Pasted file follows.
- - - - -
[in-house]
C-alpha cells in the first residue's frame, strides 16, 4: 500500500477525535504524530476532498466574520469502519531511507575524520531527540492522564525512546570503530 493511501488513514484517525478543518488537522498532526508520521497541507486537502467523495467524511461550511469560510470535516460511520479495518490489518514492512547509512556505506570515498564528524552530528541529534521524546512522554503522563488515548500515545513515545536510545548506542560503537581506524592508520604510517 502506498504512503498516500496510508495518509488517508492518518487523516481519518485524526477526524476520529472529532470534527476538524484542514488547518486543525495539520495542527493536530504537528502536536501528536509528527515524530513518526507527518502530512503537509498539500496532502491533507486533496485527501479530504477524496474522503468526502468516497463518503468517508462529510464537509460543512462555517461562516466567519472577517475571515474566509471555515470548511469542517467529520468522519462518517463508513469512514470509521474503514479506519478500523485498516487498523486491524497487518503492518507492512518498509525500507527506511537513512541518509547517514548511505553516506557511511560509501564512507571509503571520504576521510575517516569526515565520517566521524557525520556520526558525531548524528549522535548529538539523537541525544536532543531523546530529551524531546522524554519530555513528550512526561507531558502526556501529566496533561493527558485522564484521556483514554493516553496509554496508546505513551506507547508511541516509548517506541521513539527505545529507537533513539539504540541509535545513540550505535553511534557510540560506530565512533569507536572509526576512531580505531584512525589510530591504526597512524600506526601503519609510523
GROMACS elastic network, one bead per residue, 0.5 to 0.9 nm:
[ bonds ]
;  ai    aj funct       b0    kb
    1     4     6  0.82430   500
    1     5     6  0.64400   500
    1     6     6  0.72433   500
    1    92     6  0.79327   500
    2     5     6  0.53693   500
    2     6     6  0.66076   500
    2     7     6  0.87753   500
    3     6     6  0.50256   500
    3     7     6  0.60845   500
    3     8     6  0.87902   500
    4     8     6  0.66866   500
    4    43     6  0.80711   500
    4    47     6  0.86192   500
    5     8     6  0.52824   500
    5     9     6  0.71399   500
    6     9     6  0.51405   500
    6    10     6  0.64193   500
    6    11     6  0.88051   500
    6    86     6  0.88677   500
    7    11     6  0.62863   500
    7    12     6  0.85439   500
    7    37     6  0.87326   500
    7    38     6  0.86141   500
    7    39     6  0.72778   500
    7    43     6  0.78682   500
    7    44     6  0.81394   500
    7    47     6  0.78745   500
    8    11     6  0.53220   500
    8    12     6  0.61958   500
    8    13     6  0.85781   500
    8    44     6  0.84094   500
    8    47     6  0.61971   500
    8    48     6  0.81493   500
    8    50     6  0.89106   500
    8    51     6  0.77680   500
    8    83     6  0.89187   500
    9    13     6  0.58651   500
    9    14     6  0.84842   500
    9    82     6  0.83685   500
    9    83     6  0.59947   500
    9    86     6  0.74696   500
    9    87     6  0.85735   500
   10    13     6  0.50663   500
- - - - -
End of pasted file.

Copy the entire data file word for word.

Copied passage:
[in-house]
C-alpha cells in the first residue's frame, strides 16, 4: 500500500477525535504524530476532498466574520469502519531511507575524520531527540492522564525512546570503530 493511501488513514484517525478543518488537522498532526508520521497541507486537502467523495467524511461550511469560510470535516460511520479495518490489518514492512547509512556505506570515498564528524552530528541529534521524546512522554503522563488515548500515545513515545536510545548506542560503537581506524592508520604510517 502506498504512503498516500496510508495518509488517508492518518487523516481519518485524526477526524476520529472529532470534527476538524484542514488547518486543525495539520495542527493536530504537528502536536501528536509528527515524530513518526507527518502530512503537509498539500496532502491533507486533496485527501479530504477524496474522503468526502468516497463518503468517508462529510464537509460543512462555517461562516466567519472577517475571515474566509471555515470548511469542517467529520468522519462518517463508513469512514470509521474503514479506519478500523485498516487498523486491524497487518503492518507492512518498509525500507527506511537513512541518509547517514548511505553516506557511511560509501564512507571509503571520504576521510575517516569526515565520517566521524557525520556520526558525531548524528549522535548529538539523537541525544536532543531523546530529551524531546522524554519530555513528550512526561507531558502526556501529566496533561493527558485522564484521556483514554493516553496509554496508546505513551506507547508511541516509548517506541521513539527505545529507537533513539539504540541509535545513540550505535553511534557510540560506530565512533569507536572509526576512531580505531584512525589510530591504526597512524600506526601503519609510523
GROMACS elastic network, one bead per residue, 0.5 to 0.9 nm:
[ bonds ]
;  ai    aj funct       b0    kb
    1     4     6  0.82430   500
    1     5     6  0.64400   500
    1     6     6  0.72433   500
    1    92     6  0.79327   500
    2     5     6  0.53693   500
    2     6     6  0.66076   500
    2     7     6  0.87753   500
    3     6     6  0.50256   500
    3     7     6  0.60845   500
    3     8     6  0.87902   500
    4     8     6  0.66866   500
    4    43     6  0.80711   500
    4    47     6  0.86192   500
    5     8     6  0.52824   500
    5     9     6  0.71399   500
    6     9     6  0.51405   500
    6    10     6  0.64193   500
    6    11     6  0.88051   500
    6    86     6  0.88677   500
    7    11     6  0.62863   500
    7    12     6  0.85439   500
    7    37     6  0.87326   500
    7    38     6  0.86141   500
    7    39     6  0.72778   500
    7    43     6  0.78682   500
    7    44     6  0.81394   500
    7    47     6  0.78745   500
    8    11     6  0.53220   500
    8    12     6  0.61958   500
    8    13     6  0.85781   500
    8    44     6  0.84094   500
    8    47     6  0.61971   500
    8    48     6  0.81493   500
    8    50     6  0.89106   500
    8    51     6  0.77680   500
    8    83     6  0.89187   500
    9    13     6  0.58651   500
    9    14     6  0.84842   500
    9    82     6  0.83685   500
    9    83     6  0.59947   500
    9    86     6  0.74696   500
    9    87     6  0.85735   500
   10    13     6  0.50663   500